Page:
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Maternal Mortality: Where are we now? Where are we heading? » Women's Courage

Maternal Mortality: Where are we now? Where are we heading?

March 7th, 2013 by amanorot Leave a reply »

In my last blog post I want to look towards the future and bring the conversation about maternal mortality full circle. In my first post I introduced the United Nations Millennium Development Goal (MDG) to improve maternal health. This ambitious goal includes two targets. First, reduce the maternal mortality ratio by three quarters from 1990 to 2015 and second, by 2015 achieve universal access to reproductive health (1). I highlighted the country Laos who announced in 2009 that the country would not be able to reach the MDG target. With only two years left before 2015, where does the rest of the world stand? What is our progress and where are we heading?

At the 2013 Global MDG Conference a week ago, Helen Clark the Administrator of the UN Development Program acknowledged maternal mortality reduction and universal access to reproductive health as areas where too little progress has been made in terms of the goals and targets that were set in 2000 (2). Of the 189 nations that made this promise to women by signing the United Nations Millennium Development Goals, 181 were analyzed in a study published by The Lancet in 2010. The analysis concluded only 23 countries were on track to achieve the 75% decrease in the maternal mortality ratio by 2015 (3). This predicted outcome is disheartening and on an artificial level appears that little headway has been made for women’s reproductive health.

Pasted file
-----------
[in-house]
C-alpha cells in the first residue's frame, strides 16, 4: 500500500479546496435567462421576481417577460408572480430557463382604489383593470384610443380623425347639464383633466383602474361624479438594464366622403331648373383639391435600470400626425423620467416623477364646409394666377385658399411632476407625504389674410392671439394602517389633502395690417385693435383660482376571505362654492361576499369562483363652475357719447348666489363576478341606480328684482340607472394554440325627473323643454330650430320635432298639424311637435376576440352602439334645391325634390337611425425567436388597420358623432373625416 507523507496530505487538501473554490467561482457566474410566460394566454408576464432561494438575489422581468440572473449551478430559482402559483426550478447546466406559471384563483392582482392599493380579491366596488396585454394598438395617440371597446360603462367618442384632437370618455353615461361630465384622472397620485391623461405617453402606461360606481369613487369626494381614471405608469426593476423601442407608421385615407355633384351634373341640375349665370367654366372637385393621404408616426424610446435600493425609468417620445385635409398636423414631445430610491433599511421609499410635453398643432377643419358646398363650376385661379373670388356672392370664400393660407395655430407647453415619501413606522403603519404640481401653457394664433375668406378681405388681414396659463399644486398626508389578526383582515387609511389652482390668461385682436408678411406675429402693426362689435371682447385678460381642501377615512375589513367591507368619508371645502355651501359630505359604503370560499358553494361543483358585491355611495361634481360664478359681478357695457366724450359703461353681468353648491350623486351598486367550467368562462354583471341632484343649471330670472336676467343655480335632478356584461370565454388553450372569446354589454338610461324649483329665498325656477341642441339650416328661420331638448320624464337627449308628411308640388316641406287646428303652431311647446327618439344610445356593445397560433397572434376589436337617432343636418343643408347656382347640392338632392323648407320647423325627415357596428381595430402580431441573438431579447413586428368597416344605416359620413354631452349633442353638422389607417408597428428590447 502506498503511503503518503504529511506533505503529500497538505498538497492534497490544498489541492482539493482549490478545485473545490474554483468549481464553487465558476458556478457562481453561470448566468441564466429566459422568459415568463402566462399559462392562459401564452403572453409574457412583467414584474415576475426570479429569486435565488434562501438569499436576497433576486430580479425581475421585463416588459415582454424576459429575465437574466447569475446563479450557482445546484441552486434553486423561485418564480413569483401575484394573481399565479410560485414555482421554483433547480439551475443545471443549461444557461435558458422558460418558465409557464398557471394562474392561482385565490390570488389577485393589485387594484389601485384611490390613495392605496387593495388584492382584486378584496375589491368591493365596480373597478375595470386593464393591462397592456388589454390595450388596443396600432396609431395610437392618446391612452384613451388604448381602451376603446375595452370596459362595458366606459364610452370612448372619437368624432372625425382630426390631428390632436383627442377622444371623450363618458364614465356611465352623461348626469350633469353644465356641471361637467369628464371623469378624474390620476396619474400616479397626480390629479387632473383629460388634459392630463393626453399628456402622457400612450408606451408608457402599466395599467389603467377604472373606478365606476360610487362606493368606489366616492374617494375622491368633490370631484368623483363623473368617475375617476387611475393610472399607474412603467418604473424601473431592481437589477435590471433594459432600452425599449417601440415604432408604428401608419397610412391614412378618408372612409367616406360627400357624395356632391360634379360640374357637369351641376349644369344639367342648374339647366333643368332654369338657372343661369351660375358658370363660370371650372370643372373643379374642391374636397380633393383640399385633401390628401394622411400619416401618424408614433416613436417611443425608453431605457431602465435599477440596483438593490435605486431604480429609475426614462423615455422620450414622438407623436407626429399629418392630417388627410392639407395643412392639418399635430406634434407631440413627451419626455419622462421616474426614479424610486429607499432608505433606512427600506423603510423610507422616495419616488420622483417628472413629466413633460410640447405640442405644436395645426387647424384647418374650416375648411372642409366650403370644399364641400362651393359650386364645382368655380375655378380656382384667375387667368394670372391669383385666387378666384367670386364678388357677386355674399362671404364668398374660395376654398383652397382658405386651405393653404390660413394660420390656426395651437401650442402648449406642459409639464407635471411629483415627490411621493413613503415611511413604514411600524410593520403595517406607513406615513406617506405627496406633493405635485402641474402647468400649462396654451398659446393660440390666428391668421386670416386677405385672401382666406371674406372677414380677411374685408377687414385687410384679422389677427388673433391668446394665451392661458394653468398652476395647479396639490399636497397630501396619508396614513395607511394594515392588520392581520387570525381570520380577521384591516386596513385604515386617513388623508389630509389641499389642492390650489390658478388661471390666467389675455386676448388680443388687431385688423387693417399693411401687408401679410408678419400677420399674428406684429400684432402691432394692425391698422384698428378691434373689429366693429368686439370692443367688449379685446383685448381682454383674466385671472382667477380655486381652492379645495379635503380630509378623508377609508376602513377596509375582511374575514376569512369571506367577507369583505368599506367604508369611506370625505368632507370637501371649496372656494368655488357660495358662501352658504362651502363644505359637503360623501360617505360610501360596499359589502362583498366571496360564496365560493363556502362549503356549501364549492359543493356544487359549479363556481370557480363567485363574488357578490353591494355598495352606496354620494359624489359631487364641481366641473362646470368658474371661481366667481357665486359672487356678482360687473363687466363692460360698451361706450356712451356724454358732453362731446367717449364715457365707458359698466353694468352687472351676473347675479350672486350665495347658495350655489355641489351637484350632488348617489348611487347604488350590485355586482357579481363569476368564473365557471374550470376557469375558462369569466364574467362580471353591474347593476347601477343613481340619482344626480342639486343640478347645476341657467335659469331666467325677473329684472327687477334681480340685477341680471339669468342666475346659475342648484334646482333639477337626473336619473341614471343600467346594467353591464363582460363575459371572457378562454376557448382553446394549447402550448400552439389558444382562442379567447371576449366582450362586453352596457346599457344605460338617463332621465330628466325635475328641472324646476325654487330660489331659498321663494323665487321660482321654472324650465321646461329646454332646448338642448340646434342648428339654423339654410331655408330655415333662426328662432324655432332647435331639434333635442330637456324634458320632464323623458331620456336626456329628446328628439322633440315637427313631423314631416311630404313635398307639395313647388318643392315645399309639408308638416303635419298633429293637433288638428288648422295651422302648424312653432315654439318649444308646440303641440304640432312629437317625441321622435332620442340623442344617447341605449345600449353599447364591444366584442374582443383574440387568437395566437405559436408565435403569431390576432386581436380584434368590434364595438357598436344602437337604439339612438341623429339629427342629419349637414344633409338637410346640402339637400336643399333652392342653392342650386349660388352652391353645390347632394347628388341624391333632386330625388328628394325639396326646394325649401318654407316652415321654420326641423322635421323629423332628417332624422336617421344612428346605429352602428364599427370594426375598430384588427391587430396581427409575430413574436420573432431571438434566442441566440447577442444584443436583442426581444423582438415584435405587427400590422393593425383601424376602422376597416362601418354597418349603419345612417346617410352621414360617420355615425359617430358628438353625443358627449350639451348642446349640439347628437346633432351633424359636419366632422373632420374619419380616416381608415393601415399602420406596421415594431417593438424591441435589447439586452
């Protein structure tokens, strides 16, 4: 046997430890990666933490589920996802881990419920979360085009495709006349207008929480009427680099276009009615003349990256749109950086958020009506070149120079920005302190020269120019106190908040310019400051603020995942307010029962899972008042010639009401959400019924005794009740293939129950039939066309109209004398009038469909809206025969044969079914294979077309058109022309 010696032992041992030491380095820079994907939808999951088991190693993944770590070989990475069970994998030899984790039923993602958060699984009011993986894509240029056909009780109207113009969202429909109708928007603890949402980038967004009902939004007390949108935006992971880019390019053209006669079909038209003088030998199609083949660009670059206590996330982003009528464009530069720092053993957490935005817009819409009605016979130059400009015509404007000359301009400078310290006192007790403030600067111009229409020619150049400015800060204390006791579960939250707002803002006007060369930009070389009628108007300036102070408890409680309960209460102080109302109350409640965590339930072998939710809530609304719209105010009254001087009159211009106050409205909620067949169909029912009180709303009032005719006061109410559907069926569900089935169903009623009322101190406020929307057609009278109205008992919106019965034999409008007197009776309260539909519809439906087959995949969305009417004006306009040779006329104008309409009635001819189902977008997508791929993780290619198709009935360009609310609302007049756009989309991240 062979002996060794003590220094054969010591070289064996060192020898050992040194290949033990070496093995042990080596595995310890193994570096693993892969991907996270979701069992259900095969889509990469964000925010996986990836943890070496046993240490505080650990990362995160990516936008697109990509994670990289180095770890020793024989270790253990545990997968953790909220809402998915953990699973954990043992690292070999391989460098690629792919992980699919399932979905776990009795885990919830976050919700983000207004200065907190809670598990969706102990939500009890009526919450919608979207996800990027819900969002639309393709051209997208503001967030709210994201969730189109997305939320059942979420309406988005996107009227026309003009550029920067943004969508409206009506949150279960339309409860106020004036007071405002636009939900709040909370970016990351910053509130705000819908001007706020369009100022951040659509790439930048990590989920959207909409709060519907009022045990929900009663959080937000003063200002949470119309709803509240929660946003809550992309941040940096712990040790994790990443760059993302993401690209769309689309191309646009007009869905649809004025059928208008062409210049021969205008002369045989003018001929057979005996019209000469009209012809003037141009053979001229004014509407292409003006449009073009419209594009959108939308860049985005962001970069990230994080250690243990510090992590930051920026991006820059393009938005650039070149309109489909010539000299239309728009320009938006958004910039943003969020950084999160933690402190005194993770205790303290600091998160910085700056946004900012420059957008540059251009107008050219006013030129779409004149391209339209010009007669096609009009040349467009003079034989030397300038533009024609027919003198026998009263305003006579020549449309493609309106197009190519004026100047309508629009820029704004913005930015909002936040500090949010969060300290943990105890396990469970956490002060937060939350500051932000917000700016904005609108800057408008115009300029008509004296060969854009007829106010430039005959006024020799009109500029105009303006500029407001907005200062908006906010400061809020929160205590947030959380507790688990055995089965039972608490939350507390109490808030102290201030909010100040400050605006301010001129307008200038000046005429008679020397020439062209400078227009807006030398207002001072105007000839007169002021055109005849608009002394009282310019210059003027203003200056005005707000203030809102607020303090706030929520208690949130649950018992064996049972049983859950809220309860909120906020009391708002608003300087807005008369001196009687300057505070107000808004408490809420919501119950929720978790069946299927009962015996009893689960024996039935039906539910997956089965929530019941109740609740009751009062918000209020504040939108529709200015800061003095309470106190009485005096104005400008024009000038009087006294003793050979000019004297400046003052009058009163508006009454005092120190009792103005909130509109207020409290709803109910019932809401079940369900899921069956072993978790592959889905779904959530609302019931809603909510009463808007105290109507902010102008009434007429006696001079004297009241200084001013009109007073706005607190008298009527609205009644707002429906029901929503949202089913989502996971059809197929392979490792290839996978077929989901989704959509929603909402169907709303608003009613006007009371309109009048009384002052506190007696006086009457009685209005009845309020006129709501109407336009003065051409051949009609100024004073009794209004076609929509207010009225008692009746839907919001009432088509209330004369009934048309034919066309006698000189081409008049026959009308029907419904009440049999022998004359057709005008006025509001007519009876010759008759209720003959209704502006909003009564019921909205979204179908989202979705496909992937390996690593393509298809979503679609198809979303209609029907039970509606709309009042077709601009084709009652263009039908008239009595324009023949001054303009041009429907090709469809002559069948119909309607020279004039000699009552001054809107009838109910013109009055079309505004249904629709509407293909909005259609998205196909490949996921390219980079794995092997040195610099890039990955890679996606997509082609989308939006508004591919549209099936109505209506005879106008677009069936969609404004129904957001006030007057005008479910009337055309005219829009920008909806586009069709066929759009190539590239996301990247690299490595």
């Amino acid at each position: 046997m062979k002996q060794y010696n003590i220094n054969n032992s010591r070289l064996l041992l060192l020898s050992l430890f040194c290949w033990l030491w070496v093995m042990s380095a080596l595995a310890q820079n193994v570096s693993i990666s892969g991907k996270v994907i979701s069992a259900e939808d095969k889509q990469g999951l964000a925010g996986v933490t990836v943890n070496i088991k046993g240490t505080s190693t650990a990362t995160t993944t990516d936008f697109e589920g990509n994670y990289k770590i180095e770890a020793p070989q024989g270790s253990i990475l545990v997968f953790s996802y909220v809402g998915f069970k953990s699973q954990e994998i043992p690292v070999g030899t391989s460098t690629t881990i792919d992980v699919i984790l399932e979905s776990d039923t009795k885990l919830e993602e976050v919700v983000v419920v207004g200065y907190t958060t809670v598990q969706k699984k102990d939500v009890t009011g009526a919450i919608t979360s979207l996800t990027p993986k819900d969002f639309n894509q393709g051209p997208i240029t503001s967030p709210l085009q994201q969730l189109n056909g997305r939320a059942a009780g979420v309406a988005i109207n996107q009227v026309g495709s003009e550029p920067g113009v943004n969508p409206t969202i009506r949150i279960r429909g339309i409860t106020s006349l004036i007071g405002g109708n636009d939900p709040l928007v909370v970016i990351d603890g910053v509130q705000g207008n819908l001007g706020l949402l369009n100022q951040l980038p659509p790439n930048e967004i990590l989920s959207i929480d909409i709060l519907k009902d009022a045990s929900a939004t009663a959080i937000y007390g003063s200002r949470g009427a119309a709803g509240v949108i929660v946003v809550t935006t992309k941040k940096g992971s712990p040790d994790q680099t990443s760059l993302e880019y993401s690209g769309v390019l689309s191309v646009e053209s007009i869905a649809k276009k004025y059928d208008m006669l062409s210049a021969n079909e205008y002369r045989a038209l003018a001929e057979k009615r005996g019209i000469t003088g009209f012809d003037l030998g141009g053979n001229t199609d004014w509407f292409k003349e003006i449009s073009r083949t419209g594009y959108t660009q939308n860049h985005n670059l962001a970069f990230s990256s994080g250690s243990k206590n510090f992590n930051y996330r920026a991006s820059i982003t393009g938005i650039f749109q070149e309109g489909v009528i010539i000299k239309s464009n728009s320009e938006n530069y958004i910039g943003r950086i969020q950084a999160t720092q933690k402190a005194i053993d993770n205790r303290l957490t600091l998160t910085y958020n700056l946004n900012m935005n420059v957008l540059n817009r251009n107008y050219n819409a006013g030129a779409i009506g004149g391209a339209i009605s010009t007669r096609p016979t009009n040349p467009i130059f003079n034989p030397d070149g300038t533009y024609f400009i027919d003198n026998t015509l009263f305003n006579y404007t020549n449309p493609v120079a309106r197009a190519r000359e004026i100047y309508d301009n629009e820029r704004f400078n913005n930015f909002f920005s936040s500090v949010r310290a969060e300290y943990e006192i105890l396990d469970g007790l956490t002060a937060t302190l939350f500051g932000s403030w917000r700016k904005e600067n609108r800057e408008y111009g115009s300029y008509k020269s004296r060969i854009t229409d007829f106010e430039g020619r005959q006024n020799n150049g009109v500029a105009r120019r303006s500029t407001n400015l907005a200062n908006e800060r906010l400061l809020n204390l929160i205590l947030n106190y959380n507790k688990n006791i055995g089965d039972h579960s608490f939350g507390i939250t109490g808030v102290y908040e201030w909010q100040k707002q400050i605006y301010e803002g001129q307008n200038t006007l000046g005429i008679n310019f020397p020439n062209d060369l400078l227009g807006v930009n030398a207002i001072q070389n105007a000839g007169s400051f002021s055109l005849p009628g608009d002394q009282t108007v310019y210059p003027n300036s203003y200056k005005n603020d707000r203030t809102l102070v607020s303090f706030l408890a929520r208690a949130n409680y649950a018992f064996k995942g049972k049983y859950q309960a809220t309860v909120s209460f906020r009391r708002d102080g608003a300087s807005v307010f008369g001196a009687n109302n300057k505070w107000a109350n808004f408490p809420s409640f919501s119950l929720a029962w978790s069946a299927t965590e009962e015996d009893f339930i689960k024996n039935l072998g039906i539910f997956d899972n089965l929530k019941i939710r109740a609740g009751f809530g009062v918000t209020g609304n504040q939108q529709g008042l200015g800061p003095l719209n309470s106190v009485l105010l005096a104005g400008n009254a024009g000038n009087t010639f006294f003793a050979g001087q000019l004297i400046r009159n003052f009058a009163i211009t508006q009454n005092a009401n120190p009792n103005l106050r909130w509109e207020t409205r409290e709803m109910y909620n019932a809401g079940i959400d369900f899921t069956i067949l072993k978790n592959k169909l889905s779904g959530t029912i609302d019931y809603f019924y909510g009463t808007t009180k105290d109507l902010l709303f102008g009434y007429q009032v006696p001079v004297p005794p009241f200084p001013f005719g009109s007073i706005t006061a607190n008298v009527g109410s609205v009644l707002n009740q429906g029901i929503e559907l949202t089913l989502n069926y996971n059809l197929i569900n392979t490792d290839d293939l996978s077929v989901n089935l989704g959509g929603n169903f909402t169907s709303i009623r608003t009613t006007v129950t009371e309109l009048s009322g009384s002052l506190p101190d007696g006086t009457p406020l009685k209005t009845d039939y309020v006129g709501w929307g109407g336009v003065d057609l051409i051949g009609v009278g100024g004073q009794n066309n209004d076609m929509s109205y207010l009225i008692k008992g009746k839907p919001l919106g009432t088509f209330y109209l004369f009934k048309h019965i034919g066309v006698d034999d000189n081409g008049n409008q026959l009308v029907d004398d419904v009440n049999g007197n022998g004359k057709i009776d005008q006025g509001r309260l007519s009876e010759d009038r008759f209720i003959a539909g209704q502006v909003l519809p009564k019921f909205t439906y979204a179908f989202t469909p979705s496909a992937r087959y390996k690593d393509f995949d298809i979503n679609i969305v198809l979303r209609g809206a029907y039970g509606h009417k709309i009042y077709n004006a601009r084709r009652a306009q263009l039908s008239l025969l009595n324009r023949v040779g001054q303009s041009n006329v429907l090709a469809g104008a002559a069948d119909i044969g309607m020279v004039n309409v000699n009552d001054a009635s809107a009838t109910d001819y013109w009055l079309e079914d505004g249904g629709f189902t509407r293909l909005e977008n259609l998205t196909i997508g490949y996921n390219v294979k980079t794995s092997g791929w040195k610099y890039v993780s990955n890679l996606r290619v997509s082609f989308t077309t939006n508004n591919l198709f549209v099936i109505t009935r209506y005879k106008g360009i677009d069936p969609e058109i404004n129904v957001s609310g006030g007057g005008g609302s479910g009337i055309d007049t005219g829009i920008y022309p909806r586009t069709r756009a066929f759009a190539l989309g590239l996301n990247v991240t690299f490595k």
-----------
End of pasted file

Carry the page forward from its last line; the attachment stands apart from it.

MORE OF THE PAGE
A closer analysis of the data shows gradual process. The global maternal death rate estimated in 2008 was 342,900 compared to 526,300 in 1980 and experts in the field agree that the maternal death rate is a third less than in the past three decades, still short of the MDG goal, but nonetheless is progress (4). The Lancet study notes global progress in the reduction seen in the maternal mortality rate is not surprising because four crucial drivers of maternal mortality are improving worldwide (3).

  • The total fertility rate has dropped significantly from 3:70 in 1980 to 2:56 in 2008 despite the growing population of women in their reproductive years.
  • Average income per person has been rising in Asia and Latin America resulting in financial opportunity for better nutrition and access to health care for mothers
  • Average educational accomplishment for women has increased from 1:5 in 1980 to 4:4 in 2008
  • The prevalence of skilled birth attendants has been steadily increasing contributing to maternal mortality decline.